That leaves HPKP pinning. I assume you are talking about pinning to leaf certs rather than intermediates, because that is the only kind of pinning that is materially affected by 90-day lifetimes. It’s still quite possible to pin leaf certs with 90-day lifetimes. You have to either pre-allocate your next N keys and include them in your pinning header, or as you say, reuse the same key across multiple issuances. I’m not sure that encouraging long-lived keys is likely to increase people’s successful deployment of HPKP pinning.
I think your points in the linked thread have been thoroughly rebutted by others, and you haven’t replied. It seems more appropriate to continue the conversation over there than to try and repeat the same innuendo here with no new arguments.
Well, I do care, actually. That’s why I have written a simple bash script which renews all certificates every 60 days. If renewal fails, I get an email, so I have at least 30 days to fix the issue. But as long as I don’t get any warning emails from my server and all certificates are fresh, I don’t have to think about it at all. That’s what I meant by “I don’t care”.
Well, it’s my server, so it’s up to me how I configure it. I could modify my little script to send success emails, and probably it’s not that bad idea after all. On the other case, I have other tools monitoring my server constantly, so I will get notified immediately if my mail server stops working. Currently, of course, I am monitoring my system very closely, but once I see that certificate renewal works as expected, I relax little bit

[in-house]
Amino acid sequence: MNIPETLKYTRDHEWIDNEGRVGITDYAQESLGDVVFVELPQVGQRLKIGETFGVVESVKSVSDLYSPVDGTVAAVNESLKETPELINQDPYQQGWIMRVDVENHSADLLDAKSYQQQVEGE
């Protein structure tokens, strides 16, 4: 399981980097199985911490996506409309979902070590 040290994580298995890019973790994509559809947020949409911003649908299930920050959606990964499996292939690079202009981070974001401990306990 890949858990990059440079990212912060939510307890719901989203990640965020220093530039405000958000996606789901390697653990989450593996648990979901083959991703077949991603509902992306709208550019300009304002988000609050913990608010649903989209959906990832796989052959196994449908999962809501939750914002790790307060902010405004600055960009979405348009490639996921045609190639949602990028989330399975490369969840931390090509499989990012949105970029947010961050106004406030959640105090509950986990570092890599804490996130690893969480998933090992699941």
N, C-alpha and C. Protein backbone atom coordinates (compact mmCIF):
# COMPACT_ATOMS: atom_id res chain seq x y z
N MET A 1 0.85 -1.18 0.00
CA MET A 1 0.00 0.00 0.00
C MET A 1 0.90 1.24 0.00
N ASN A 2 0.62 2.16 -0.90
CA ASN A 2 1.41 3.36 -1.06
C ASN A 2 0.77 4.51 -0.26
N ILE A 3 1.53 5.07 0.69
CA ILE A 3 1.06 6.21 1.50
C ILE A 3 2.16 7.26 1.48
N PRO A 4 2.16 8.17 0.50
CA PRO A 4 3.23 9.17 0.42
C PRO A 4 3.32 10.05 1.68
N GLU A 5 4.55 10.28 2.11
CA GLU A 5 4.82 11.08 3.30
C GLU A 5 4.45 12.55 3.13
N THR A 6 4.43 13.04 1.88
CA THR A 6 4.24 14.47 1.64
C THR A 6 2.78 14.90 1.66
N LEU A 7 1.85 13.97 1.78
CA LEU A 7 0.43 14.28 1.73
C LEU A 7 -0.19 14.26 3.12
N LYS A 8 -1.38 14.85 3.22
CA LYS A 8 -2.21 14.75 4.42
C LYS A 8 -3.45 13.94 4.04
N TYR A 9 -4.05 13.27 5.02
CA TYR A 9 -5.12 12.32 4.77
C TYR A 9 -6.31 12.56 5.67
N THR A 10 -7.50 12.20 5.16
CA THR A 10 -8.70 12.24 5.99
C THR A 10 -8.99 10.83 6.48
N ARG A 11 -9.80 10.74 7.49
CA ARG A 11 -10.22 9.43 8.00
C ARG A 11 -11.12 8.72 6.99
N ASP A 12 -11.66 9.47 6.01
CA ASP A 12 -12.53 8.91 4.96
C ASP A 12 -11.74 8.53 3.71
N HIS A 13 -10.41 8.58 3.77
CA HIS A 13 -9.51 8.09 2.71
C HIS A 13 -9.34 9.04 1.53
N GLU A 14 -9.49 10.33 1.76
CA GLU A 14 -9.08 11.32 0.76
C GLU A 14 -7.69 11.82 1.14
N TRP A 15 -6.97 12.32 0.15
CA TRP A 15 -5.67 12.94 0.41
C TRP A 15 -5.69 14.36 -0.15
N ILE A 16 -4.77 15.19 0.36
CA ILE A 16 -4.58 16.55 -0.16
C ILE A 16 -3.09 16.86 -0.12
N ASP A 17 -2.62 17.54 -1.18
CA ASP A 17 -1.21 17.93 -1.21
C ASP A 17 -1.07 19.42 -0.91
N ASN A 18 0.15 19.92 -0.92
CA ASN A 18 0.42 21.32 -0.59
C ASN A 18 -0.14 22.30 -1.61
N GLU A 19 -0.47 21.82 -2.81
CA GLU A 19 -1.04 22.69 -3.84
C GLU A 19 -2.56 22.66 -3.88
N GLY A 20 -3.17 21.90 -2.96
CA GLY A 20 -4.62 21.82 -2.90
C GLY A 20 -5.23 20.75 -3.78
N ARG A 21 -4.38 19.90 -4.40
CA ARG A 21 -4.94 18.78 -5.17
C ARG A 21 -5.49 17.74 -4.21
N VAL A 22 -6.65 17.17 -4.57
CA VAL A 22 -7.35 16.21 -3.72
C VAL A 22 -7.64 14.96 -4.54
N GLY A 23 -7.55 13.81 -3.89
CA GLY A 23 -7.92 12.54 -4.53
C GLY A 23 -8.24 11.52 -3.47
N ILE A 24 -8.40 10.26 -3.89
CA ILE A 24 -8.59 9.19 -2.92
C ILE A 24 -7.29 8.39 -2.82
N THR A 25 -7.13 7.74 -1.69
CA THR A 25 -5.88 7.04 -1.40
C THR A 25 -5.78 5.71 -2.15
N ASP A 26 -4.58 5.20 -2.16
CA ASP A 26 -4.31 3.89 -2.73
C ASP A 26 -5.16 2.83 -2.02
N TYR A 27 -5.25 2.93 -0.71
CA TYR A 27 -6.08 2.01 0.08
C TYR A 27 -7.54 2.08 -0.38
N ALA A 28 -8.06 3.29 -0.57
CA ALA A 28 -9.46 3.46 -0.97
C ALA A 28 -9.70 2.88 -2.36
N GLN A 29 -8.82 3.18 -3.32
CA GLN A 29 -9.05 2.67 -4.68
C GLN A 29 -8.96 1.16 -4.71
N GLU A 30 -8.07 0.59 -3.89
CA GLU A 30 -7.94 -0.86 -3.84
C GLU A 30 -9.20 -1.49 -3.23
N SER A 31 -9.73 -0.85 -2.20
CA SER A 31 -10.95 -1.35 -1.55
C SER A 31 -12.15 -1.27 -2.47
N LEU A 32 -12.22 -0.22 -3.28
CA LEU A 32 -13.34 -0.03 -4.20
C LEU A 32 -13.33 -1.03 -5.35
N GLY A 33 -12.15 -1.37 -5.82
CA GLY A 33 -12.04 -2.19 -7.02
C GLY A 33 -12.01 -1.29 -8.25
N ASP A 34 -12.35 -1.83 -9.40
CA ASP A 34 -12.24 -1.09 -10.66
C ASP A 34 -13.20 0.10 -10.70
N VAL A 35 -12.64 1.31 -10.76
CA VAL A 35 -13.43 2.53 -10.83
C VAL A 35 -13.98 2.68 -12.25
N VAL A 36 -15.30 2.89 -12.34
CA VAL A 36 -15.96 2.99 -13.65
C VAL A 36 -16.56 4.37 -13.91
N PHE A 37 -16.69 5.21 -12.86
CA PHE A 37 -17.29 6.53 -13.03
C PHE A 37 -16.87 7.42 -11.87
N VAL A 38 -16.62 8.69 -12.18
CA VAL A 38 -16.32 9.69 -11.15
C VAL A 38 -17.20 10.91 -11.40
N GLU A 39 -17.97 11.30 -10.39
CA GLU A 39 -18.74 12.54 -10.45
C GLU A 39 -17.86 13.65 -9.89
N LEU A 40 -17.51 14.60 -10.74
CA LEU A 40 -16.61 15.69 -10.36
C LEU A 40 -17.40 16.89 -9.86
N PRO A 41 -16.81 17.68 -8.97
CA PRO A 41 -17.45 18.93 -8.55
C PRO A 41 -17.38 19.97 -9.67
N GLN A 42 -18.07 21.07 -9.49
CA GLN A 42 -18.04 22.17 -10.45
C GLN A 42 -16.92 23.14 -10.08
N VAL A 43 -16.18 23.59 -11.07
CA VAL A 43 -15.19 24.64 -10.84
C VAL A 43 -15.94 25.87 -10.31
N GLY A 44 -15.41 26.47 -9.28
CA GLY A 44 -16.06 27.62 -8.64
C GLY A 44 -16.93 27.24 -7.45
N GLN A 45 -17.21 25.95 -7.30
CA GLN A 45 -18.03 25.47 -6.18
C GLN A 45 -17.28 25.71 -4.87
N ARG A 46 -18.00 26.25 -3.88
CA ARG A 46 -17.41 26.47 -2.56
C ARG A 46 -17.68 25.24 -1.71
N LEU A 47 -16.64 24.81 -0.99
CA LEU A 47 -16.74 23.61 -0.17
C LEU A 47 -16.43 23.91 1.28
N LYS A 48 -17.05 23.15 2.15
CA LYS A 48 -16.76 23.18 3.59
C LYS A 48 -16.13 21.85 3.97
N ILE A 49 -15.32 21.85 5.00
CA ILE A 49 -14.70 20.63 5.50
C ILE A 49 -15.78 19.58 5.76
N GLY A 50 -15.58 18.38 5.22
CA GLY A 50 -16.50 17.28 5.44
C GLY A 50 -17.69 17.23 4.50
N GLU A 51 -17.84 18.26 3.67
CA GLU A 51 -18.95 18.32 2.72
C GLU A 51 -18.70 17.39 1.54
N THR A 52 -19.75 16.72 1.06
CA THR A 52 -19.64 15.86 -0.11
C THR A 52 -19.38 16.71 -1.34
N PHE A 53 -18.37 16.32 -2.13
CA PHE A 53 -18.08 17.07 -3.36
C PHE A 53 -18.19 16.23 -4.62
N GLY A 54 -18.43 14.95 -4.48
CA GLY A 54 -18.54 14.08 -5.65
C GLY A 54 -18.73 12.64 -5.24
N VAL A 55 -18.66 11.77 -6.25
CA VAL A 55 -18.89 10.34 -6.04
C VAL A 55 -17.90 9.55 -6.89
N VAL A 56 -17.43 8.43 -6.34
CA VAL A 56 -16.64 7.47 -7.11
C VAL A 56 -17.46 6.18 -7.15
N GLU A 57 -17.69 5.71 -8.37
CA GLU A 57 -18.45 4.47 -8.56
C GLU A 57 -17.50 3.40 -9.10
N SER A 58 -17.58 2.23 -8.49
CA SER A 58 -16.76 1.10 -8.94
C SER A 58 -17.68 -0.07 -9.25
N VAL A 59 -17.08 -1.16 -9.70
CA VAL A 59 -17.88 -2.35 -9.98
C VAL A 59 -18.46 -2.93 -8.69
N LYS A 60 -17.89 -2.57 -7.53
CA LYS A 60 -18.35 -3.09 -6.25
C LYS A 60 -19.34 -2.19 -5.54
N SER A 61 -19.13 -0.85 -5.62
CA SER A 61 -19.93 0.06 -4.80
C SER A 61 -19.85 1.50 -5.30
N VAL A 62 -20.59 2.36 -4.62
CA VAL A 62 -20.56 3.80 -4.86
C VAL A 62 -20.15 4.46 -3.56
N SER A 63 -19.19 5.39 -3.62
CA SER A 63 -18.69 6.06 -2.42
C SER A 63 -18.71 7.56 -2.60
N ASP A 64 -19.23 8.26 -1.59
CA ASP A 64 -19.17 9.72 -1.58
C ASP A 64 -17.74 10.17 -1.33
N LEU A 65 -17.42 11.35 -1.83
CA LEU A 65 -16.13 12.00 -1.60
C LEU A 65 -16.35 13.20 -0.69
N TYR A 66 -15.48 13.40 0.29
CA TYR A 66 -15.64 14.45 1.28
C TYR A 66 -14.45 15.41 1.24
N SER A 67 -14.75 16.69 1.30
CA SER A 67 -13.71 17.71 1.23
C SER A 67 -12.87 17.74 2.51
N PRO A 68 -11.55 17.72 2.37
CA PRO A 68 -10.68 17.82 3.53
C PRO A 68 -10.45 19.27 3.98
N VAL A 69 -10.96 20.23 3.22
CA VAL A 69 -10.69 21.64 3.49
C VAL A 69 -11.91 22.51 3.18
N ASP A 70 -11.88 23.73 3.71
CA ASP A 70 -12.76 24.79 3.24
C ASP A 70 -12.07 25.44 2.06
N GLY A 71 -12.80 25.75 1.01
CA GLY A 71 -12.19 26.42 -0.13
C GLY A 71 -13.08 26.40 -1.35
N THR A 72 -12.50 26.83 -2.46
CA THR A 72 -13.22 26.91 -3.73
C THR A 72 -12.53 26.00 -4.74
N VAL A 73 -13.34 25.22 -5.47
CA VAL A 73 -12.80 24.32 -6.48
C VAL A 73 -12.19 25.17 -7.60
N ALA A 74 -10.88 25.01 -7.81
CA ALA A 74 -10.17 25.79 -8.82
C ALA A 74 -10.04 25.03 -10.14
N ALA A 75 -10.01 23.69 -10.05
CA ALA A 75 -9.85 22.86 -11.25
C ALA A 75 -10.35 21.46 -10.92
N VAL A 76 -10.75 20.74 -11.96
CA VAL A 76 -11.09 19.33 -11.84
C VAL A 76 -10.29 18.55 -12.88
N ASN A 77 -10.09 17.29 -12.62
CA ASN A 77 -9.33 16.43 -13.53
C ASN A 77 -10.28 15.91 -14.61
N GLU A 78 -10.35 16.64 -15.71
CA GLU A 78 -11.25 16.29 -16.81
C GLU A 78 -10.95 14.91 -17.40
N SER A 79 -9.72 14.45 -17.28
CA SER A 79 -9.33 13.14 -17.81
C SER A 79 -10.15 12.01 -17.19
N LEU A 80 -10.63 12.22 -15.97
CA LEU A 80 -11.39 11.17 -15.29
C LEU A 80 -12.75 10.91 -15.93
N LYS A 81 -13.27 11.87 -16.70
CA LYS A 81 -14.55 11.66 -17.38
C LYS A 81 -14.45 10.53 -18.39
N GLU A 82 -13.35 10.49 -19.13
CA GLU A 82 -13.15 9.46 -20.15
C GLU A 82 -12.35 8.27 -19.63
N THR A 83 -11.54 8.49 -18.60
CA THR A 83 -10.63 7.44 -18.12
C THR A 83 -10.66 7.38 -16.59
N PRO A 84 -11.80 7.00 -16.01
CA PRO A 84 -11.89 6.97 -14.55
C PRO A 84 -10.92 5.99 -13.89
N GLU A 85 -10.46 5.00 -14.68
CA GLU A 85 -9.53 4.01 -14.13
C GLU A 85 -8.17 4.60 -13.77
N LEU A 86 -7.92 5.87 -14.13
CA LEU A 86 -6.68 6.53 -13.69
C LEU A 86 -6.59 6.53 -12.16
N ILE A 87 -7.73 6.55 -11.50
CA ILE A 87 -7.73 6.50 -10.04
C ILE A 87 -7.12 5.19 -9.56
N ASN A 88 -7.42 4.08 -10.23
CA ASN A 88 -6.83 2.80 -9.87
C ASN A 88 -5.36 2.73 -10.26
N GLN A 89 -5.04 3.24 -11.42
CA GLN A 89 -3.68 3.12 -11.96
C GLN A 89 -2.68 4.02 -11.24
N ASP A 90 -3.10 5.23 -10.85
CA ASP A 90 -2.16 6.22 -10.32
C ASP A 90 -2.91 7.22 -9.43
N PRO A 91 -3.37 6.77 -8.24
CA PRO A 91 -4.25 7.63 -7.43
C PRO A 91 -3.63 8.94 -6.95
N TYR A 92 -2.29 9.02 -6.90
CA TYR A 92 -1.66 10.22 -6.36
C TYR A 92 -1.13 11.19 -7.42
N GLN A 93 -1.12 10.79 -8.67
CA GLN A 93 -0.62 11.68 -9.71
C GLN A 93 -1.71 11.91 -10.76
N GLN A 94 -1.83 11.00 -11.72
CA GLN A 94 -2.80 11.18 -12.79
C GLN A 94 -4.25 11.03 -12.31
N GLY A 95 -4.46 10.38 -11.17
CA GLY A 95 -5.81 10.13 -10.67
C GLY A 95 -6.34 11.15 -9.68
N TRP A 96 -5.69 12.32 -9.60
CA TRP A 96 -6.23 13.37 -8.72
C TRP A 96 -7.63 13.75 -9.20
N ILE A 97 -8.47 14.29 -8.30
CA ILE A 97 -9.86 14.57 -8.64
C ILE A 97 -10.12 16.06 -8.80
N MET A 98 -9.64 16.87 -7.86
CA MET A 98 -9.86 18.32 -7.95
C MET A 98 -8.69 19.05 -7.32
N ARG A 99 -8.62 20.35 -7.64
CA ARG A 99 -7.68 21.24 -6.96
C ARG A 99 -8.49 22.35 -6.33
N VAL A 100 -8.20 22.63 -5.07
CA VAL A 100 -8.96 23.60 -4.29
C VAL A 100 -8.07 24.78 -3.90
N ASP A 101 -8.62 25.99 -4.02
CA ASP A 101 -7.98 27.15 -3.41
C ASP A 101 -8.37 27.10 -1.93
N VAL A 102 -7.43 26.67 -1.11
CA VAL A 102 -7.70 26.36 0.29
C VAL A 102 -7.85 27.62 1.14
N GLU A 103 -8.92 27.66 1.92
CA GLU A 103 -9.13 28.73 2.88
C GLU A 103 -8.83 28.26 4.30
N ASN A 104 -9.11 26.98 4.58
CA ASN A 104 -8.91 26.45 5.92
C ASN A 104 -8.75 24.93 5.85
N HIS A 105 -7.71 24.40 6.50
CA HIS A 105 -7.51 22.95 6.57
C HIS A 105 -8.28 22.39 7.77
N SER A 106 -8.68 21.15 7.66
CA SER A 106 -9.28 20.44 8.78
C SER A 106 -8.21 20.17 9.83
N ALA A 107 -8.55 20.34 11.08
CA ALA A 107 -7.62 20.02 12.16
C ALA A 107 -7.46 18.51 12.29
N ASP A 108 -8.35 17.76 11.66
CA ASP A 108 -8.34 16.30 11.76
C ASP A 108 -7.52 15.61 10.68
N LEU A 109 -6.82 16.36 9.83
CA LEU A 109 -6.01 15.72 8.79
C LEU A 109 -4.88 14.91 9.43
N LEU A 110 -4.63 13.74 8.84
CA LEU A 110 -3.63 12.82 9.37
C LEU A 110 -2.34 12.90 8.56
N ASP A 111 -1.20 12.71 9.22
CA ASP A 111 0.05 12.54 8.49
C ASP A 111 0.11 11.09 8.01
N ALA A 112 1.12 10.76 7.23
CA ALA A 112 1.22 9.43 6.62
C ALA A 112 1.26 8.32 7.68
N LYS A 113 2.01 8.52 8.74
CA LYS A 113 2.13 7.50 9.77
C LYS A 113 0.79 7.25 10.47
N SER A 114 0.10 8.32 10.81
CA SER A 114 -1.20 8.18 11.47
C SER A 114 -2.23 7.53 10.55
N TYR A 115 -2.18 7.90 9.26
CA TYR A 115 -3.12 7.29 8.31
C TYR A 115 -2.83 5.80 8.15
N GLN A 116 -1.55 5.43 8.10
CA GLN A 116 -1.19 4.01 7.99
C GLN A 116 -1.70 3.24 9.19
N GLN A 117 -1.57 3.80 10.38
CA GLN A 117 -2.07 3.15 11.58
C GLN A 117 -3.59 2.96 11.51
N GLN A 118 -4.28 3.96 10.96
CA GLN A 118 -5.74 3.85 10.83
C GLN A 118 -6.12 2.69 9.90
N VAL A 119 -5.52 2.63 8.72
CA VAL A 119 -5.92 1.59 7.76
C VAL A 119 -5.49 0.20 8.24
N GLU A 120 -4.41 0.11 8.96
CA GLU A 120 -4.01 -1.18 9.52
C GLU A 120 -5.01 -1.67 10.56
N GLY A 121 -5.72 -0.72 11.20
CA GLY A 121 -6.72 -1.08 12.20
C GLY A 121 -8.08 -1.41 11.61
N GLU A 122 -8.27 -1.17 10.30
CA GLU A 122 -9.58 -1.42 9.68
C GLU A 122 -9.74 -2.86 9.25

it is your server but that means exactly that no one is going to notify you on crashes (I have never seen a dead server send an email before death), failures etc. let alone fix them. so there should be some stuff in place.
but if you have other stuff notifying you that’s good (but it doesnt have to be the mail server that causes the email to break, it also could get lost in transit or flagged as spam or not even be accepted by your mailbox/mailprovider for whatever reason.
I for example get an email each time my router has a new IP or gets connected (along with a daily report) these things get usually mark as read -> archive without caring too much but I know when I dont have my daily email that something at my home-internet must be wrong.
I think that we are getting completely off-topic here. Things we are discussing here are certainly interesting, but have nothing to do with Let’s Encrypt. If you run a server, it is up to you to ensure its 100% availability 24/7. At least this is my idea. I am not going deeply into details, but my server not only monitors itself, but it is also being monitored from other servers (including at least one reliable third-party monitoring service). Obviously, I can’t say that this setup is 100% bulletproof, but I think I am quite close to it. When everything works, I don’t receive any signals. The moment something goes wrong I will receive multiple signals from services which monitor My Precious
One can argue that my setup is too complicated, but for me security comes first, stability comes second and then goes everything else. It works for me already for a very long time (>10 years). Obviously, this requires good setup and before I allow anything to run automatically, I do a thorough testing.
On a dedicated server I am not concerned with things like routers, new IPs and such. If you have a home server (been there, thankyouverymuch, never again) it’s a different situation.